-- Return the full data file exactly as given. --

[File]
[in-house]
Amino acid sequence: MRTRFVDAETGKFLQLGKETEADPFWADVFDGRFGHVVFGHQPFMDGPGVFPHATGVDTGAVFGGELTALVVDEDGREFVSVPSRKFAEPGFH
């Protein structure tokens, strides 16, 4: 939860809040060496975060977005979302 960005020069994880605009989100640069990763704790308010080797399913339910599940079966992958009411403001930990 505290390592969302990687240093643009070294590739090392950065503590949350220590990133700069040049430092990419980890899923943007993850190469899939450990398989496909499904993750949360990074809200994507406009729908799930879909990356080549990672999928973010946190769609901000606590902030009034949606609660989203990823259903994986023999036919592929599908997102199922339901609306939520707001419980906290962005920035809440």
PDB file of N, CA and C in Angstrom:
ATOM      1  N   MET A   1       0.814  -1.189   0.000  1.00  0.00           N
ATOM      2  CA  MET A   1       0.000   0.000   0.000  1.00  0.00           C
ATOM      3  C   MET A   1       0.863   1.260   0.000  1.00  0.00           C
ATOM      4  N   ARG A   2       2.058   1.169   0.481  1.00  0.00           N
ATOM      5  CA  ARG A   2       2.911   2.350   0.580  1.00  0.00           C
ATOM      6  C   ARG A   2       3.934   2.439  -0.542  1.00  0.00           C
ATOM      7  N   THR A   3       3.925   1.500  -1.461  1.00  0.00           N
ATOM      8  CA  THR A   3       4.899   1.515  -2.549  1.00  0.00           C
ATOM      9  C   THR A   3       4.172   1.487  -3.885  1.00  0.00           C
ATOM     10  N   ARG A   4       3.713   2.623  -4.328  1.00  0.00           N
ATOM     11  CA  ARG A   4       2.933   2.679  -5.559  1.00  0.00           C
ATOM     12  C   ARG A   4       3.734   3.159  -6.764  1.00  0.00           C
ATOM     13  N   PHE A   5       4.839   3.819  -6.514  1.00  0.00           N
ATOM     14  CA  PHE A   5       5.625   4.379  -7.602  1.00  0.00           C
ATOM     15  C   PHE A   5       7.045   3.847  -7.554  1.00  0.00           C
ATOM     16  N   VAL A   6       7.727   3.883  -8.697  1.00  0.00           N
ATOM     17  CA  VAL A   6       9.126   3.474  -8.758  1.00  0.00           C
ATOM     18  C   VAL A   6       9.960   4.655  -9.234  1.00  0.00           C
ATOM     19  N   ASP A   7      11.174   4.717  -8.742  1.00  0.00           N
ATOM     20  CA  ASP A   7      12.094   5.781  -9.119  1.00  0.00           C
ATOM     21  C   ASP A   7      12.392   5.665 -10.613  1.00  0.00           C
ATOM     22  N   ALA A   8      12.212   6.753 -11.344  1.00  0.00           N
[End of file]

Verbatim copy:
[in-house]
Amino acid sequence: MRTRFVDAETGKFLQLGKETEADPFWADVFDGRFGHVVFGHQPFMDGPGVFPHATGVDTGAVFGGELTALVVDEDGREFVSVPSRKFAEPGFH
């Protein structure tokens, strides 16, 4: 939860809040060496975060977005979302 960005020069994880605009989100640069990763704790308010080797399913339910599940079966992958009411403001930990 505290390592969302990687240093643009070294590739090392950065503590949350220590990133700069040049430092990419980890899923943007993850190469899939450990398989496909499904993750949360990074809200994507406009729908799930879909990356080549990672999928973010946190769609901000606590902030009034949606609660989203990823259903994986023999036919592929599908997102199922339901609306939520707001419980906290962005920035809440």
PDB file of N, CA and C in Angstrom:
ATOM      1  N   MET A   1       0.814  -1.189   0.000  1.00  0.00           N
ATOM      2  CA  MET A   1       0.000   0.000   0.000  1.00  0.00           C
ATOM      3  C   MET A   1       0.863   1.260   0.000  1.00  0.00           C
ATOM      4  N   ARG A   2       2.058   1.169   0.481  1.00  0.00           N
ATOM      5  CA  ARG A   2       2.911   2.350   0.580  1.00  0.00           C
ATOM      6  C   ARG A   2       3.934   2.439  -0.542  1.00  0.00           C
ATOM      7  N   THR A   3       3.925   1.500  -1.461  1.00  0.00           N
ATOM      8  CA  THR A   3       4.899   1.515  -2.549  1.00  0.00           C
ATOM      9  C   THR A   3       4.172   1.487  -3.885  1.00  0.00           C
ATOM     10  N   ARG A   4       3.713   2.623  -4.328  1.00  0.00           N
ATOM     11  CA  ARG A   4       2.933   2.679  -5.559  1.00  0.00           C
ATOM     12  C   ARG A   4       3.734   3.159  -6.764  1.00  0.00           C
ATOM     13  N   PHE A   5       4.839   3.819  -6.514  1.00  0.00           N
ATOM     14  CA  PHE A   5       5.625   4.379  -7.602  1.00  0.00           C
ATOM     15  C   PHE A   5       7.045   3.847  -7.554  1.00  0.00           C
ATOM     16  N   VAL A   6       7.727   3.883  -8.697  1.00  0.00           N
ATOM     17  CA  VAL A   6       9.126   3.474  -8.758  1.00  0.00           C
ATOM     18  C   VAL A   6       9.960   4.655  -9.234  1.00  0.00           C
ATOM     19  N   ASP A   7      11.174   4.717  -8.742  1.00  0.00           N
ATOM     20  CA  ASP A   7      12.094   5.781  -9.119  1.00  0.00           C
ATOM     21  C   ASP A   7      12.392   5.665 -10.613  1.00  0.00           C
ATOM     22  N   ALA A   8      12.212   6.753 -11.344  1.00  0.00           N